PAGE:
YouTube has a lot of responsibility for a 10-year-old. Five days ago it helped me magnetize a screw driver. That may not be an important life-skill on the grand scale of things, but I needed a magnetized screw driver to rewire my hanging lamp . . . the one that had burned through a wire, sparked, and spit out a screw the night before.
When YouTube was one year old it was sold to Google and the two of them have grown at warp speed.This week’s big change is that Google is starting a paid YouTube subscription service, YouTube Red. Here’s how I understand it . . .
1) “Regular old YouTube” will still exist. You will be able to watch all your favorite shows and they will carry ads just like they do now.
2) You have the option of paying $9.99 a month to be able to watch all videos without ads along with some other perks like being able to download them to your devices. I’m still not clear about whether this download will be permanent or temporary.
SOME EARLY, RANDOM THOUGHTS ABOUT YOUTUBE RED
At first I was concerned about this news because Google’s explanation to content creators (people like me) was so obscure that I was worried that my channel was going to “go private.” This is when I cried in frustration . . . when I was trying to find out what I had to do, if anything, to keep my channel up and running. I’m a very good reader. Google needs to hire some retired English teachers, the kind who know how to wield a red pen, to help wring some sense out of their “help” articles.
Lots of people (lots) have started using their iPhones and other “mobile devices” to access YouTube over the past few years. As of May, 2015, “YouTube’s users are up by more than 40 percent, while its mobile growth has surged to more than 80 percent year-over-year.” Ads suck up buckets of bandwidth and that bogs down your device and is frustrating and you didn’t ask for the dumb ads in the first place. Especially the creepy ones that follow you around offering you things you just looked up at Home Depot.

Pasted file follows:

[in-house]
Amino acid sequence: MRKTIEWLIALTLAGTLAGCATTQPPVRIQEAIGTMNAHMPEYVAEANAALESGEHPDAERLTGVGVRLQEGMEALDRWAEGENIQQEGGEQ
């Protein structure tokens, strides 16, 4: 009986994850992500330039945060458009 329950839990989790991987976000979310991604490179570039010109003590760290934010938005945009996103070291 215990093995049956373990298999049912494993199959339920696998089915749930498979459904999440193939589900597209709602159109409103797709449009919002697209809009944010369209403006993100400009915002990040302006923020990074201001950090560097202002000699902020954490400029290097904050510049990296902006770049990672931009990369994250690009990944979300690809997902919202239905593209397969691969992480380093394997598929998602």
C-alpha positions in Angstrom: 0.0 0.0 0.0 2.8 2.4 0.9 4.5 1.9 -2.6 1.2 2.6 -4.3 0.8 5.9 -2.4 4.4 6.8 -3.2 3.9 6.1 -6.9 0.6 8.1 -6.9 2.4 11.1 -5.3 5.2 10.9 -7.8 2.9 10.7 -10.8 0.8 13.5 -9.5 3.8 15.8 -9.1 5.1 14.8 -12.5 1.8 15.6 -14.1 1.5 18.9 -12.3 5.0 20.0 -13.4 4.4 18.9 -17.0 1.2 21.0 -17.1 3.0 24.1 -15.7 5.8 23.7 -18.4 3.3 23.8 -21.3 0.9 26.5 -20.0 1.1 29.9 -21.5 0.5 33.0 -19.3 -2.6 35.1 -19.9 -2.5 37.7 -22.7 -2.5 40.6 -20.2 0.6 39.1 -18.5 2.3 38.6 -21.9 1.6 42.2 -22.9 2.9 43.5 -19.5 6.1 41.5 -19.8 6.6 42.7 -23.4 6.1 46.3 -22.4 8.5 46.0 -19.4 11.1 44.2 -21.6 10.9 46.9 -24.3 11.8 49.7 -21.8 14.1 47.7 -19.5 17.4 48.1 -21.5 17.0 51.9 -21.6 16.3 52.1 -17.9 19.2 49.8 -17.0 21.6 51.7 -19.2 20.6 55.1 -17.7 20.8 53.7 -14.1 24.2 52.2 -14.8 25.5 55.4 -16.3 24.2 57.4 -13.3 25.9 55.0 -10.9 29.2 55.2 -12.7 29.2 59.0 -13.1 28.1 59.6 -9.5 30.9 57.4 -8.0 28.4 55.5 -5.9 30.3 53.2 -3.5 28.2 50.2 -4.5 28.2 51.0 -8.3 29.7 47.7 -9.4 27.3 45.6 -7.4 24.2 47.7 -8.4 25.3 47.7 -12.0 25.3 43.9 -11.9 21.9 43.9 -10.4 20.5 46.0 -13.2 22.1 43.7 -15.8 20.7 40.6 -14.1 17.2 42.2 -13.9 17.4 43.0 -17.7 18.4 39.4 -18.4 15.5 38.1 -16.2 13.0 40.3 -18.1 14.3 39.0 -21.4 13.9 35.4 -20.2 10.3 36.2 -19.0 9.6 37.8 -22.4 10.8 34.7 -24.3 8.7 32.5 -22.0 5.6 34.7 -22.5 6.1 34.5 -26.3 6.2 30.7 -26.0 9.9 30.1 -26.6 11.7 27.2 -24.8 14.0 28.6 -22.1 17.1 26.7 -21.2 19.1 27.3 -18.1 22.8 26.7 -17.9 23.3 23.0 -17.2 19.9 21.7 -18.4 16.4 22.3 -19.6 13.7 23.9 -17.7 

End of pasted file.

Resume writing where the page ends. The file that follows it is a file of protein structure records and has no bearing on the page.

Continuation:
GOOGLE AND APPLE ARE HAVING A FOOD FIGHT
Google makes its money from those creepy ads. Mountains of money. 90% of all the mountains of money it makes is from ads. Then, last month, Apple released iOS 9 and it supports ad blockers. Do you see the arm-wrestling match going on here? Apple is either out to make your mobile experience happier or out to whack Google behind the knees with a fence post. It’s probably a bit of both.
So . . . Google/YouTube is adding the new, paid option partly to make up for the loss of mountains of ad money and to give you an option besides using an ad blocker.
UH . . . WHY WOULD I PAY $10 A MONTH TO BLOCK ADS WHEN I CAN JUST USE AN AD BLOCKER?
The internet is not really “free.” And YouTube is certainly not “free.” It takes mega(giga?)watts of electricity and servers and money for YouTube to store and deliver all those “free” videos you see. So they sell advertising on them. That pays the electric bill and it gives a little bit to us creators (You will be surprised at how little. I was). If you are able and willing to support channel creators in general, you will pay the 10 bucks a month.
I live in a tiny place. I have few lamps. I have poor night vision. When my lamp sputtered and spit I had to do some things like cut off a chunk of overly-twisted wire and rewire the socket. I already knew how to do that. But getting that screw situated at the bottom of the socket would not have happened without a tall stack of books to support the lamp while I worked . . . and a magnetized screw driver. It’s a hanging lamp, remember? And I had to work going up into the lamp from below. Being able to create one from my on-hand stash of screwdrivers (I live on an island, remember?) was perfect. ERGO: I will pay the $10 a month. YouTube has saved me much time and 100s of $$s by teaching me how to do things “for free.” I want it to stick around.
So what’s your take? Are you willing to pay for YouTube? Do you think it’s a good value or a rip-off? Should everything on the internet be “free”? What does “free” mean to you anyway? I always appreciate your comments.
p.s. I agreed to allow my channel to be a part of YouTube Red because if I had said no? My channel would have “gone private.” Frankly, that “choice” felt a little heavy-handed to me.